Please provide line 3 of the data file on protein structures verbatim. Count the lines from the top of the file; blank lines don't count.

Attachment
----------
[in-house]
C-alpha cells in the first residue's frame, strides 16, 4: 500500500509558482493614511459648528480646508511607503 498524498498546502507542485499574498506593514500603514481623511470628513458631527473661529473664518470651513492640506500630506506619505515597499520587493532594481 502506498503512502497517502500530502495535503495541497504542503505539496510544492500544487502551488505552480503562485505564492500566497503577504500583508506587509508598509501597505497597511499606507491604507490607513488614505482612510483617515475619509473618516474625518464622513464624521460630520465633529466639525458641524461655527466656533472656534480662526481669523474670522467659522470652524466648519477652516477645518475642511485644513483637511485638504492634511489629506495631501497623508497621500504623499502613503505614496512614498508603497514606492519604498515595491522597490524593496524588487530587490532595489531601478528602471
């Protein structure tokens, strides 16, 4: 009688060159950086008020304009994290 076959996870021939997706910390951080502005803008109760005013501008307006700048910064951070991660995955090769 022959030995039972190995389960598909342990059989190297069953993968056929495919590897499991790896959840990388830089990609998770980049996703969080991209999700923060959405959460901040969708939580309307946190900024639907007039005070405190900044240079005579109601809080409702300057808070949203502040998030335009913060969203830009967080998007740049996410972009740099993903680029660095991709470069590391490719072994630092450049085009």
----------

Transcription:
């Protein structure tokens, strides 16, 4: 009688060159950086008020304009994290 076959996870021939997706910390951080502005803008109760005013501008307006700048910064951070991660995955090769 022959030995039972190995389960598909342990059989190297069953993968056929495919590897499991790896959840990388830089990609998770980049996703969080991209999700923060959405959460901040969708939580309307946190900024639907007039005070405190900044240079005579109601809080409702300057808070949203502040998030335009913060969203830009967080998007740049996410972009740099993903680029660095991709470069590391490719072994630092450049085009």